It’s worth mentioning also that the output from ‘top’ and activity monitor looks like it includes ANY disk write activity, including external drives (such as what I use for Time Machine) and other mounted volumes (disk images or DMGs) – or at least, that’s what I’m assuming here. I’m hesitant to pull data from S.M.A.R.T. utilities (or any other utility for that matter) since Apple’s controllers may not necessarily conform to their specifications. Also, if Apple intended us to use SMARTtools for drive diagnostics on the command line, they’d have had them installed as part of macOS. It’s all a bit confusing though, because this is the output from System Report:

and then there’s this from Disk Utility:

Is Apple using its own smarts via Apple Fabric to monitor SSD lifespan, and not the S.M.A.R.T spec?

What I forgot to check was my go-to-machine monitoring app, iStats Menu, was a Universal binary (or at least Apple Silicon). I was wrong. It is still an Intel native app, and is run through Rosetta 2. It is able to monitor most metrics just fine, so I didn’t think much of it. Of course, it was installed on day one of getting the MacBook Pro…

Thinking about all the apps I use, and the kind of use they get, I thought whether iStats Menus may be aiding and abetting in the excessive SSD writes somehow. I couldn’t see any file-based logs growing in size on the filesystem, nothing that would attract substantial writes at least. My thoughts turned back to iStats Menus and its binary compatibility. How does Rosetta 2 handle monitoring like that?

So I decided to uninstall iStats Menu and replace it with iStatistica Pro – something I bought a little while ago. It’s a Universal binary now, and its sensors work with M1 Macs just fine. Since then, the number of writes to the SSD has reduced considerably. We’re talking about 100Gb for 4 hours of the machine being online with iStats Menus versus 15-16Gb for 4 hours with iStatistica Pro. No other changes were made to my application line-up.

I think if there is any blame to be had, it’s probably Rosetta 2. It’s an incredible piece of technology, but I am not entirely convinced – depending on the application – it is terribly I/O friendly – even if it’s no longer a JIT translator anymore, but rather it “compiles”/translates the ARM64 binary from the original when an Intel application is first opened.

In Terry Pratchett’s Hogfather, the Unseen University builds an analytical machine called Hex. Somewhere within Hex is an ant farm with a sticker on the side which says: “Anthill Inside” – an obvious joke to Intel’s old marketing campaign. Maybe Burleigh & Stronginthearm, dwarf crossbow makers to the nobility, might change direction and start making their own analytical machines and cut out all that magic crap that the wizards always muck around with.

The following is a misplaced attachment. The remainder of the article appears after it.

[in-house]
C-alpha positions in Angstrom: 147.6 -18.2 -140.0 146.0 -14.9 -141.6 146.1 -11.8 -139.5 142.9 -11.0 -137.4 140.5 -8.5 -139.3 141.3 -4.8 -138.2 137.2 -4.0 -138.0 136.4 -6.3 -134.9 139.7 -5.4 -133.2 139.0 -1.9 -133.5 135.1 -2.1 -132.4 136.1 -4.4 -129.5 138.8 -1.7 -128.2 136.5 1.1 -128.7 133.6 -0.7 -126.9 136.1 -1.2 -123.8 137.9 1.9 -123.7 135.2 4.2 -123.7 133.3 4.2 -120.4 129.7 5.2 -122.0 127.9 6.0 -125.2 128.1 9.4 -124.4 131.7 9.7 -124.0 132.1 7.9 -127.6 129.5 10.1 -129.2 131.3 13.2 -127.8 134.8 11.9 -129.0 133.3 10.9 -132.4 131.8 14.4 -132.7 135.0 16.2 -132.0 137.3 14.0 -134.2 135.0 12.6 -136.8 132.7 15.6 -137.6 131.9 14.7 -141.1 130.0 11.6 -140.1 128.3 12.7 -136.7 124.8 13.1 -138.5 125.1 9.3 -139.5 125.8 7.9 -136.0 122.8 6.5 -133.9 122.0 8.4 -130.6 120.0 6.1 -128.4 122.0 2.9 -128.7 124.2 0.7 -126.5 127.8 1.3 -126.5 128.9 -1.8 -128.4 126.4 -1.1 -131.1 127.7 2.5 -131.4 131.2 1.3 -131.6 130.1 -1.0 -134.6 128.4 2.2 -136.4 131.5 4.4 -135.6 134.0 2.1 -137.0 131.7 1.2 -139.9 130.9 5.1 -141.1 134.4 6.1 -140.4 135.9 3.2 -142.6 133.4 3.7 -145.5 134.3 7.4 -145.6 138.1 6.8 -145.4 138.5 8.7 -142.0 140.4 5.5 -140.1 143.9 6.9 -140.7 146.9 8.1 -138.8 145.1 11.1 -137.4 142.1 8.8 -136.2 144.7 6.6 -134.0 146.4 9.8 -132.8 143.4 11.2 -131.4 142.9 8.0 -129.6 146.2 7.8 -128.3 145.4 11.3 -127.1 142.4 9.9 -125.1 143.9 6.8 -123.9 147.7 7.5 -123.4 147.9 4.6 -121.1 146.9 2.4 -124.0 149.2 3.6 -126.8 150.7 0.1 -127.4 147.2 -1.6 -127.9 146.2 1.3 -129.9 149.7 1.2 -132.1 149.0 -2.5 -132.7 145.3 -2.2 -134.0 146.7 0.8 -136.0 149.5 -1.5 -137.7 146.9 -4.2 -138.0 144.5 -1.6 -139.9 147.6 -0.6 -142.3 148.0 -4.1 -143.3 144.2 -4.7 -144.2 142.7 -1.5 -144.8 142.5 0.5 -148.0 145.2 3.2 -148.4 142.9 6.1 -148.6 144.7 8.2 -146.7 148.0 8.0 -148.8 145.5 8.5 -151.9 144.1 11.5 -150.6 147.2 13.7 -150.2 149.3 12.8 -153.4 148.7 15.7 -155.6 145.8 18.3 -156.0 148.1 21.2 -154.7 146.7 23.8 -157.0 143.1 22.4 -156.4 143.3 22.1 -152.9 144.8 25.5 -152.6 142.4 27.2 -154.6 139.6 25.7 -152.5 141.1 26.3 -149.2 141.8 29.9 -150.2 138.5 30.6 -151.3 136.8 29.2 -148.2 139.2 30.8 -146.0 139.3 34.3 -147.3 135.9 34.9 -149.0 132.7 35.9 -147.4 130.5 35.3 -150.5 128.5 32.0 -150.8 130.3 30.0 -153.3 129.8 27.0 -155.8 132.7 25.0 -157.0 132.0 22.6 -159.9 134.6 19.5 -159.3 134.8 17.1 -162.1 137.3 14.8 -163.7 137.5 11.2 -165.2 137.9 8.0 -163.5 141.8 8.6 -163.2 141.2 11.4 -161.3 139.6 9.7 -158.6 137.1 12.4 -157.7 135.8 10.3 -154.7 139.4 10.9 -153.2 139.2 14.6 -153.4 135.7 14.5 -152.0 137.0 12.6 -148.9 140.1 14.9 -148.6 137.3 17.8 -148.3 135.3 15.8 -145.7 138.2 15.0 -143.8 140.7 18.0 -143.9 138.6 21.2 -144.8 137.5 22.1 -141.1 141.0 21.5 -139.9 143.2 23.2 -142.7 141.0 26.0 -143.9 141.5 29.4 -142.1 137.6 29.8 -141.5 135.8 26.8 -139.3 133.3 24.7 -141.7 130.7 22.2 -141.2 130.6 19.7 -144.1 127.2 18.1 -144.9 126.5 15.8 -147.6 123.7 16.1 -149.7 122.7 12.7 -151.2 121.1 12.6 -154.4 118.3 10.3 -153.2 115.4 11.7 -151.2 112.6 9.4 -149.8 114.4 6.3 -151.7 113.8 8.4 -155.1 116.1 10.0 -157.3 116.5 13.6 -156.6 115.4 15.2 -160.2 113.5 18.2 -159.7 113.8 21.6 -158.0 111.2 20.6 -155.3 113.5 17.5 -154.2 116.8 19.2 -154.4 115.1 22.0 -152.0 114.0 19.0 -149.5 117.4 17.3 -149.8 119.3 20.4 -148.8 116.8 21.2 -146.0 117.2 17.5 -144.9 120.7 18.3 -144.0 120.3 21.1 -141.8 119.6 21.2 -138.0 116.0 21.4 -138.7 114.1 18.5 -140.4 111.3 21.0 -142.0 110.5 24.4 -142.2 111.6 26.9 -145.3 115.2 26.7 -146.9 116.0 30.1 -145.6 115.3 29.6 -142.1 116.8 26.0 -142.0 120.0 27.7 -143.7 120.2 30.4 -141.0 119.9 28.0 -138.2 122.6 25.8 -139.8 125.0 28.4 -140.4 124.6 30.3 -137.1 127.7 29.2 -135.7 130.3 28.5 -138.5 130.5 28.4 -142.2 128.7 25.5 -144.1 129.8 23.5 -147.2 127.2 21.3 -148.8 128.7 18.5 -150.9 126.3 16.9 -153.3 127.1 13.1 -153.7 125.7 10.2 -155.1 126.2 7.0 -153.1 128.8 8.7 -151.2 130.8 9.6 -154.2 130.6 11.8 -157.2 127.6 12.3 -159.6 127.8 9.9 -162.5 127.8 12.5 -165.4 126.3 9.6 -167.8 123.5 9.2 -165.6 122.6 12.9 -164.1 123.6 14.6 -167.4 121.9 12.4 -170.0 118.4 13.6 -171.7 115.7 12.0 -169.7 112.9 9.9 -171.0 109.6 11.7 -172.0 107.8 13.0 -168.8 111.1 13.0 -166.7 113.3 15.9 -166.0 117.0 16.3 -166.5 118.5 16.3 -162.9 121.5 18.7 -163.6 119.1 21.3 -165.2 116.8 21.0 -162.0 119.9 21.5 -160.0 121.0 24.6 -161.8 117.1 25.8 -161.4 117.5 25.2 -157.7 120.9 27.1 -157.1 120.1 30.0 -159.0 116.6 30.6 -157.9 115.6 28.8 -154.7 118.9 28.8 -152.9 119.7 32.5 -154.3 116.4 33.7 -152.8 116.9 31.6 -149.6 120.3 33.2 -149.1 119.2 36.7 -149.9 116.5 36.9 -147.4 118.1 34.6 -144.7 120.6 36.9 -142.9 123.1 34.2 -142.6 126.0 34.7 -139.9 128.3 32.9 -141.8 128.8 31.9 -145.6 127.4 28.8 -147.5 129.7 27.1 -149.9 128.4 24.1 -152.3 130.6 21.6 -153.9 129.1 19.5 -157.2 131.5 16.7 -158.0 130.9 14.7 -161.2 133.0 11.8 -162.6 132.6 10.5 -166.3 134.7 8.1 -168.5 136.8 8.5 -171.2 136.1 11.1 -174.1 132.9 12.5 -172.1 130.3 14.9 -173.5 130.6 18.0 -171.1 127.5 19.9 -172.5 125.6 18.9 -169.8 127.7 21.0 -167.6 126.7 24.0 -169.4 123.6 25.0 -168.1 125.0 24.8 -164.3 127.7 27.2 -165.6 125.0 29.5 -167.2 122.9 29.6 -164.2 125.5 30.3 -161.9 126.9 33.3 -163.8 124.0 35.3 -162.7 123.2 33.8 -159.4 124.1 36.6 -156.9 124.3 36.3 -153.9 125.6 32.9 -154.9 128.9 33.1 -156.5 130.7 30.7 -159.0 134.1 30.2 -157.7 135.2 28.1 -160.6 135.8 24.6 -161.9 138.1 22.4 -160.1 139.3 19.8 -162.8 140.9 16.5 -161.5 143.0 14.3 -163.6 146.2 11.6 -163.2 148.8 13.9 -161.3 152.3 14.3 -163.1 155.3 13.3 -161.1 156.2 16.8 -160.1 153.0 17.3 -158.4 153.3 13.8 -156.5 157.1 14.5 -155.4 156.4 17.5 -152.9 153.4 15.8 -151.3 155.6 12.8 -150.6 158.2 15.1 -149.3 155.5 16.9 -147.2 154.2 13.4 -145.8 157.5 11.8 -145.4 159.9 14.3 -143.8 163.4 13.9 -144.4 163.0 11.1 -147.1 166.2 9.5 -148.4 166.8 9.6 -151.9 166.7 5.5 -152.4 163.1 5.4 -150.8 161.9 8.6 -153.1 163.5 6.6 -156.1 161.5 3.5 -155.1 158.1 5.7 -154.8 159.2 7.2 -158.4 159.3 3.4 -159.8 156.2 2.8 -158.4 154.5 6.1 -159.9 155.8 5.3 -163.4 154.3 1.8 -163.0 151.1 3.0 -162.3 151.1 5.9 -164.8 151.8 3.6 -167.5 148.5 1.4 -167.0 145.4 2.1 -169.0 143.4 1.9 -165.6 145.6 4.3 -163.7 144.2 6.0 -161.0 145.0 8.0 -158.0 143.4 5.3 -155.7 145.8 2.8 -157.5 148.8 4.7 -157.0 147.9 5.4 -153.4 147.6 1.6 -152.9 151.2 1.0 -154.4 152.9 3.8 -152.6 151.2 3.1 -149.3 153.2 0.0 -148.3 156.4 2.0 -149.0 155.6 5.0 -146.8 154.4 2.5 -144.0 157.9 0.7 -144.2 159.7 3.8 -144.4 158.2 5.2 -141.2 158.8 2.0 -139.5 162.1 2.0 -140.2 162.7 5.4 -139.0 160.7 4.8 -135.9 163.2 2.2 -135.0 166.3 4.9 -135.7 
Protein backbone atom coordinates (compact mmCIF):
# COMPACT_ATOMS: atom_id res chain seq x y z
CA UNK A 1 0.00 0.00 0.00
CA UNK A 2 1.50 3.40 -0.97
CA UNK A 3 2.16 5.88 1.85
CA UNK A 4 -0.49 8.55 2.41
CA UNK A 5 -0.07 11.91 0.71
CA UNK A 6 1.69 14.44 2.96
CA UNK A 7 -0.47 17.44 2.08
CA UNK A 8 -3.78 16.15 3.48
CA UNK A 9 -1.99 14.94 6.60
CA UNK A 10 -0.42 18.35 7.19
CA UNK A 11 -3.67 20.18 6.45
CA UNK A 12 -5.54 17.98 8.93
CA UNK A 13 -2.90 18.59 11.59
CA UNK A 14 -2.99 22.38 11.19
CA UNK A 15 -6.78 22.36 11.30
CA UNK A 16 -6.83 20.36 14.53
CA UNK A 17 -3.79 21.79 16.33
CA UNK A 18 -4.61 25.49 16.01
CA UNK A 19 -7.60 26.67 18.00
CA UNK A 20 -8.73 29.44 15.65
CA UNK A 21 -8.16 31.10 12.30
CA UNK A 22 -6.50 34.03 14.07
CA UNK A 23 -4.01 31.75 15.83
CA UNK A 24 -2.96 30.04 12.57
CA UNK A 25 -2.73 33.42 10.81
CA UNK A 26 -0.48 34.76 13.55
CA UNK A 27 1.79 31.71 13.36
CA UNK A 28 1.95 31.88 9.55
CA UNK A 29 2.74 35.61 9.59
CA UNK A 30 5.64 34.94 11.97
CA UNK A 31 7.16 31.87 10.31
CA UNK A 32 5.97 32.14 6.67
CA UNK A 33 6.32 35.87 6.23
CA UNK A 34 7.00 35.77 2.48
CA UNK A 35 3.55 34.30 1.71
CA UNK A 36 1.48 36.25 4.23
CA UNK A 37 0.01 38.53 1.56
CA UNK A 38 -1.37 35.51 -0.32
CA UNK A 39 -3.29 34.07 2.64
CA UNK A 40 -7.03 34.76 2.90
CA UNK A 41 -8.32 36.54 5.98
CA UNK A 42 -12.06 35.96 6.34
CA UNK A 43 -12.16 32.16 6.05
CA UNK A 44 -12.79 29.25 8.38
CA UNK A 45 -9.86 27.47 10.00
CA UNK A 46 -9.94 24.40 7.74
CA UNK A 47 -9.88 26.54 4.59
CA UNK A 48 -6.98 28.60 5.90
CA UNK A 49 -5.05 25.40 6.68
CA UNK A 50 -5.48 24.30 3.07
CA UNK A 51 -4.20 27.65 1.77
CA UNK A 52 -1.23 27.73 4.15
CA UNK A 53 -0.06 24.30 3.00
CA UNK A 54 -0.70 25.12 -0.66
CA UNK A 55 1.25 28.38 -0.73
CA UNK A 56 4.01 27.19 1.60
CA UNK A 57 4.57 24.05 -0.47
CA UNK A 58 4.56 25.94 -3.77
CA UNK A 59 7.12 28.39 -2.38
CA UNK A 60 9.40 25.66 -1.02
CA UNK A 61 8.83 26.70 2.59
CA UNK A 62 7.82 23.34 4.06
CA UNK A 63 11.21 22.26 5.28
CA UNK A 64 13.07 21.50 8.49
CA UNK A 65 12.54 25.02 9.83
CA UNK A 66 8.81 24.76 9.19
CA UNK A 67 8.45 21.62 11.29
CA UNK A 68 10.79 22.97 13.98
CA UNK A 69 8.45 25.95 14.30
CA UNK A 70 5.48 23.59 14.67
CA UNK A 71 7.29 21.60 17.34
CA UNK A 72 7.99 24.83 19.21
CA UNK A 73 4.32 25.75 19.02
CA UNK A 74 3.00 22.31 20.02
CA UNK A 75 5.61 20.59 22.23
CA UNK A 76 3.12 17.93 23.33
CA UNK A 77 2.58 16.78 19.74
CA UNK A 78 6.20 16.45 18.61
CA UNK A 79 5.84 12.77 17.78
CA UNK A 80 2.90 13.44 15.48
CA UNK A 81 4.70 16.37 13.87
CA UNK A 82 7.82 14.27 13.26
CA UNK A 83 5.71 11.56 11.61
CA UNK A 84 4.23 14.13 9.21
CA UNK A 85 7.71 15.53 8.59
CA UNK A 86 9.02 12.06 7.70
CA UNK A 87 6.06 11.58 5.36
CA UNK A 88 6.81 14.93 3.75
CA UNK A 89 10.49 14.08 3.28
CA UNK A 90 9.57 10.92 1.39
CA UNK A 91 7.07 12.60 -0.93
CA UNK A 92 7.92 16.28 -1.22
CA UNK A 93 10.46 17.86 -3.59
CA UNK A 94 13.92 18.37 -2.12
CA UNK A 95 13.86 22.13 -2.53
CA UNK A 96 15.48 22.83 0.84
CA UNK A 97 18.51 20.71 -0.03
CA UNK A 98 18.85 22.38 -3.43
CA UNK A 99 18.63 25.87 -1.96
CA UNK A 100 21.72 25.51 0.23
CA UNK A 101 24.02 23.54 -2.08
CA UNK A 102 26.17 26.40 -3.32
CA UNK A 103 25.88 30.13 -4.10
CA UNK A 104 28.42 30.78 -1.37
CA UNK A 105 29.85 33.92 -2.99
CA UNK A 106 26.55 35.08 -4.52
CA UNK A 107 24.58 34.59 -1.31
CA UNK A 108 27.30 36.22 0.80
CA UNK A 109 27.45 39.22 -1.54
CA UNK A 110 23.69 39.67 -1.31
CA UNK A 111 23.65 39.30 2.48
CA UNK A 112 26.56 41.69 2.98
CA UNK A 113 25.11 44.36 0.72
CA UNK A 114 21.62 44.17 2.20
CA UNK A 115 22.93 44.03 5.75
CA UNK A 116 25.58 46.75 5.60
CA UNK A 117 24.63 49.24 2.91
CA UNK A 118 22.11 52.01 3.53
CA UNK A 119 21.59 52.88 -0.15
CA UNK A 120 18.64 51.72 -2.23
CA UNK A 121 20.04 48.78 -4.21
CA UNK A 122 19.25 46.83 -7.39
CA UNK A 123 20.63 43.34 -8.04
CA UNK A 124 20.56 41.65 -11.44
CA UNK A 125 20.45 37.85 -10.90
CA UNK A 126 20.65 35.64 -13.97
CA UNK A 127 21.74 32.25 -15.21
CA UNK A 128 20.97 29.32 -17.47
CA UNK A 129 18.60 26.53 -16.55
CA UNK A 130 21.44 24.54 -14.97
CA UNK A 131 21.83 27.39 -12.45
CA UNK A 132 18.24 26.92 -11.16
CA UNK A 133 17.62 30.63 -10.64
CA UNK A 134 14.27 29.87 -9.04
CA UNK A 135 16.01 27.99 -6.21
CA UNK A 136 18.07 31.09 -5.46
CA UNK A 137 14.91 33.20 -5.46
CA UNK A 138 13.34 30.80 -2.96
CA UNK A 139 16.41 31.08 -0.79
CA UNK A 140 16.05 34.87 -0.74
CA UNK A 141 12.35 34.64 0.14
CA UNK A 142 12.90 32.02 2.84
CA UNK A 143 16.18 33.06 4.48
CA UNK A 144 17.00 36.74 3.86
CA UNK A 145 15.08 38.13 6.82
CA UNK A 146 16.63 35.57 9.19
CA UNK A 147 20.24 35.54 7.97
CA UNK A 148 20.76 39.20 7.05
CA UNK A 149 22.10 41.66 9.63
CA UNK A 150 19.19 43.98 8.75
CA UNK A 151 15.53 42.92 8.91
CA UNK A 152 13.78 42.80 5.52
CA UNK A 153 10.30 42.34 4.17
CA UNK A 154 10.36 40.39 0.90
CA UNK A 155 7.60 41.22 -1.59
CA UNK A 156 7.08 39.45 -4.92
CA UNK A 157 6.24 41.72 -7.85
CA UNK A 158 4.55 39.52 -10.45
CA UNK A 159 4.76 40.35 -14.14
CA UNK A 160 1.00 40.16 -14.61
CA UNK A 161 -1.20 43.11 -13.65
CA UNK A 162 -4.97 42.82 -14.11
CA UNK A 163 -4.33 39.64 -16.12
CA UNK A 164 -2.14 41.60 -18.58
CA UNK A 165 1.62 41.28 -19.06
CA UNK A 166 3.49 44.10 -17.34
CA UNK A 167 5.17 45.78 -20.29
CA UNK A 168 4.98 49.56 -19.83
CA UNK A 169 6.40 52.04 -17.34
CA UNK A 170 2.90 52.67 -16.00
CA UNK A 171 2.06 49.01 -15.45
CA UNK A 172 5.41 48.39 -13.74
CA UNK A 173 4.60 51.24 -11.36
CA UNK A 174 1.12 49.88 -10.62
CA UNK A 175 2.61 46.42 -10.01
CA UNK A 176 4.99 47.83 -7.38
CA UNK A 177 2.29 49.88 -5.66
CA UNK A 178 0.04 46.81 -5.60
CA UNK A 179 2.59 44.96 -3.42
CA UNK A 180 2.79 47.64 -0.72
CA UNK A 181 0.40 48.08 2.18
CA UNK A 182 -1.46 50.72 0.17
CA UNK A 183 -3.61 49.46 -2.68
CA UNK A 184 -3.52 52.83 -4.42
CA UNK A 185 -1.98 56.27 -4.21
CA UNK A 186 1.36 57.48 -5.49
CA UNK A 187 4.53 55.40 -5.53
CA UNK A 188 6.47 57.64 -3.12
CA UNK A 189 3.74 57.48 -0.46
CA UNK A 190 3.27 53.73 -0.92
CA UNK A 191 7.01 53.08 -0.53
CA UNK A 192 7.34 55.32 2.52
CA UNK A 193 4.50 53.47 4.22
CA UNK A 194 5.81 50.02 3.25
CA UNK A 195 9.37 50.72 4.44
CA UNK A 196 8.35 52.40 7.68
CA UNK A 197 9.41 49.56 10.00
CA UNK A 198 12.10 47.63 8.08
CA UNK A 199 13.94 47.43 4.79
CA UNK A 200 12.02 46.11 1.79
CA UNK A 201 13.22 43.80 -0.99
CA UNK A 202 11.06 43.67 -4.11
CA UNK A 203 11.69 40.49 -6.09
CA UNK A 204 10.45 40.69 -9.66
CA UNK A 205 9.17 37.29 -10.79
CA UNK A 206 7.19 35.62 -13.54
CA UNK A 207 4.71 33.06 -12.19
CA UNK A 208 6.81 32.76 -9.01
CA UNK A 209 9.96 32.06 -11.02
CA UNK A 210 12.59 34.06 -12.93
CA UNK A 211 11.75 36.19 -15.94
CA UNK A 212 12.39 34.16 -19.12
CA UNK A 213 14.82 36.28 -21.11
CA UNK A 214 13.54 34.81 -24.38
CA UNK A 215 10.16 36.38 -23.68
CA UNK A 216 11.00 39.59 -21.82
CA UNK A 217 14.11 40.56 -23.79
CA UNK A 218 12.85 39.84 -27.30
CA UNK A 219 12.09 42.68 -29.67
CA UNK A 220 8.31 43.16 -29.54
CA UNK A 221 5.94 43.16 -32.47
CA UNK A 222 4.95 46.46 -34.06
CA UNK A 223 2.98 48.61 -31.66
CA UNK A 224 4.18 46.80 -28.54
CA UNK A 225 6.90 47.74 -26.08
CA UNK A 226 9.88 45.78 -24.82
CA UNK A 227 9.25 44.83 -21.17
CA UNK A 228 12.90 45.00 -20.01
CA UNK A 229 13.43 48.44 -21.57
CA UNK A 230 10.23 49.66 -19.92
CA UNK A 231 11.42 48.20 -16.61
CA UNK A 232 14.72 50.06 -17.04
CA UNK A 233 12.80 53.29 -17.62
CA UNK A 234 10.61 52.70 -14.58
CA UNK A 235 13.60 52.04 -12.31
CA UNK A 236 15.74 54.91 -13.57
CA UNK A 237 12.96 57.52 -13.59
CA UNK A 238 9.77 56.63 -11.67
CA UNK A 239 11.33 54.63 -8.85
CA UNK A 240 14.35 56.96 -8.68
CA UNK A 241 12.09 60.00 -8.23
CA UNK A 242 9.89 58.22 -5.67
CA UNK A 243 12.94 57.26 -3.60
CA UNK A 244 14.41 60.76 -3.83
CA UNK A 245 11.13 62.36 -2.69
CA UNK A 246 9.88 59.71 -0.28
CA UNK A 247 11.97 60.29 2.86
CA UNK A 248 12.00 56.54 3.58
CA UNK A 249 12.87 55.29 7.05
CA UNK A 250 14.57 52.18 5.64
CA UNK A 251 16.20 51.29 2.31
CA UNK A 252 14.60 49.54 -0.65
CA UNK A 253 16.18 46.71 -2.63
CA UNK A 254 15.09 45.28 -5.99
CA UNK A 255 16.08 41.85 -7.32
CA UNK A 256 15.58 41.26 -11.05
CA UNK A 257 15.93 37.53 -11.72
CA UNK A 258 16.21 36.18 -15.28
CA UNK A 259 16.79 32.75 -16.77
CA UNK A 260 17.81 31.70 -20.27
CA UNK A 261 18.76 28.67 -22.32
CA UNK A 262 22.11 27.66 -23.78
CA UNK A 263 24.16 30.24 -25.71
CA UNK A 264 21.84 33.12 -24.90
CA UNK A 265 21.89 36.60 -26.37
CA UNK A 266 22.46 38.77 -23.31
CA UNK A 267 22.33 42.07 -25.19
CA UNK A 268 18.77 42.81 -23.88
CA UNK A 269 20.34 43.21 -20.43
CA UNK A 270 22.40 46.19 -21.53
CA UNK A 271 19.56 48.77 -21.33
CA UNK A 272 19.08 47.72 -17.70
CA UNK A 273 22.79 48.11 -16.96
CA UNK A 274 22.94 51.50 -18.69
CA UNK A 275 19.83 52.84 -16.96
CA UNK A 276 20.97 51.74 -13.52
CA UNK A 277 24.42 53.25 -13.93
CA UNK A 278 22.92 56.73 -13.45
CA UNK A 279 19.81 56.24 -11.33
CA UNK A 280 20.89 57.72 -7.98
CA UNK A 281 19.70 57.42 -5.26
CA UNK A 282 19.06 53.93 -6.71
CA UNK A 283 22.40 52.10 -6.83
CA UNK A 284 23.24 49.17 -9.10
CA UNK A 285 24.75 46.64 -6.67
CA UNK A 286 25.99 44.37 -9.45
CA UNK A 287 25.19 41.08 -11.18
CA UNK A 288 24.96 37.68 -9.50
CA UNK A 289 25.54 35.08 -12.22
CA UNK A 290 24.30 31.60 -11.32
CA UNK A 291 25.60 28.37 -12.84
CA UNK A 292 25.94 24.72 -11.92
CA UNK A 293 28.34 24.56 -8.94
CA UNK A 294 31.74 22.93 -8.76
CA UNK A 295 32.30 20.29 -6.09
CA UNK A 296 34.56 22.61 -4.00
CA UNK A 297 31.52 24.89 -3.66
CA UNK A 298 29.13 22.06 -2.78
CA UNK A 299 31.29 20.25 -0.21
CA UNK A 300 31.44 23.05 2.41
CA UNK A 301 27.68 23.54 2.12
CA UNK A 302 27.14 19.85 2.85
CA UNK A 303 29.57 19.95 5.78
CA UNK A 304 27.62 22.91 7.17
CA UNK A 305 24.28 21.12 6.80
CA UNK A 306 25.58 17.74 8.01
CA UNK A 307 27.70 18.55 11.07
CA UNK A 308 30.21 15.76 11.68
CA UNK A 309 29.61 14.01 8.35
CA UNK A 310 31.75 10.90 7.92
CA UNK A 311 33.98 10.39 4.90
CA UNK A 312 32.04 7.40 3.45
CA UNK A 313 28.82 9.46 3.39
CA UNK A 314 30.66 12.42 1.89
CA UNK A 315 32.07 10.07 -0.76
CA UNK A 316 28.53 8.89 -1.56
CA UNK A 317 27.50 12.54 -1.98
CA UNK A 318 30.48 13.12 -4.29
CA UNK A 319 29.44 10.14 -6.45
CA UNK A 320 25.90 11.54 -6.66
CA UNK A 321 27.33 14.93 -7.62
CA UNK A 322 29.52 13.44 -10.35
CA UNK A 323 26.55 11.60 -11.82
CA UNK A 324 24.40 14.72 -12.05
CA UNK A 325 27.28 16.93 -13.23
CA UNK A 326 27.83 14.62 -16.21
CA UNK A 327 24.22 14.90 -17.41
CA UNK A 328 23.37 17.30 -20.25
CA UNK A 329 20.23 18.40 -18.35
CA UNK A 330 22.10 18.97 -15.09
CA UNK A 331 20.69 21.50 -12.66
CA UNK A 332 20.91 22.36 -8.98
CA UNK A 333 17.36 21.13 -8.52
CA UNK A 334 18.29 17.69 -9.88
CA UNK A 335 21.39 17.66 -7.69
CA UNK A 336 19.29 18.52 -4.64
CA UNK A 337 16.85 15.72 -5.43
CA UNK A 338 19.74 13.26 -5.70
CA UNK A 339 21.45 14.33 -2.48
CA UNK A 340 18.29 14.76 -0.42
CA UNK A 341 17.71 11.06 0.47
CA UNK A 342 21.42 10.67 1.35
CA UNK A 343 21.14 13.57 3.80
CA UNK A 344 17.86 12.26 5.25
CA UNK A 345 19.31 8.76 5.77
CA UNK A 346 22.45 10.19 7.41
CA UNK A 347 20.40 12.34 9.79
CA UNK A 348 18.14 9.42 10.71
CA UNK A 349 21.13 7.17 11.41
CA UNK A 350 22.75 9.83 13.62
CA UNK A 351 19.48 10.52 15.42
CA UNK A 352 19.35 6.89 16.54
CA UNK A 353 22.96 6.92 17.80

In the real world, Apple is transitioning their Mac laptops and desktops away from the Intel/AMD x86_64 architecture to ARM64 after staying with Intel for 15 years. Prior to this, Apple was using IBM’s PowerPC processors – but IBM wasn’t able to take the PowerPC architecture any further on a performance per watt basis which meant that Apple was forced to look elsewhere.

We’ve reached a similar road – Intel hasn’t had it easy of late and with a variety of vulnerabilities and chip manufacturing issues which hasn’t seen much progress with shrinking their processor dies to the kind of level that is now possible with Apple’s chip design. With the huge success of the Apple-designed A-series processors used in the iPhone and iPad lines, it made sense to move the Mac to the same ARM64 architecture – using a System-On-a-Chip process to integrate the many different functions into a single package.

With the release of the M1, Apple is able to provide computers with longer and better battery life, better performance and provide cross-code compatibility with iPad and iOS applications. Intel Macs will eventually become a thing of the past. The future is ARM64.

Given that we’re still in lockdown, I’ve decided to claim back some tax from the HMRC to purchase computer equipment that will aid me in my duties at work. Last year that was a monitor and a new keyboard – this year it’s going to be an M1 MacBook Pro (for when we get back on the road again) and an M1 Mac Mini (for the home desktop). One of the major advantages of the new M1 processor is that the cost of these machines are at their lowest in years.

I’ve taken delivery of the 13″ M1 MacBook Pro yesterday – built with 8Gb RAM and 512Gb SSD. I factored that I won’t be using it heavily once I have the Mac Mini and it’ll just be used when I travel/go to work and need to test ARM64 specific stuff, or use it for on-call. The M1 Mac Mini will be specced out with 16Gb RAM and either 1Tb or 2Tb of storage – I’m still trying to decide, given there is a £400 difference.

Fish and Apple M1 Chip

The first thing to mention is that 8Gb RAM will result in a fair amount of page swapping if you’re using apps like Chrome (which is now Apple Silicon native), Evernote (still only Intel native at this time), and a few other things. But thanks to the speedy 512Gb SSD, any slowdown resulting from memory being dumped to and from disk isn’t too noticeable. On the other hand, the SSD will write many pages out to disk.

Coming from my 16″ MacBook Pro with Intel Core i9 processor and 32Gb RAM and 4Tb SSD, seeing page swaps is somewhat of a novelty. That said, even with swapping, the SSD in this unit should still outlast the actual unit itself, so I’m not unduly worried. Nevertheless, my suggestion for anybody considering buying one of these M1 units regardless of whether you choose the MacBook Air, Pro, or Mac Mini – go for 16Gb RAM if you can. I bought my MacBook Pro via Amazon, but alas, they don’t stock the 16Gb models.

You may find 8Gb RAM a bit limiting…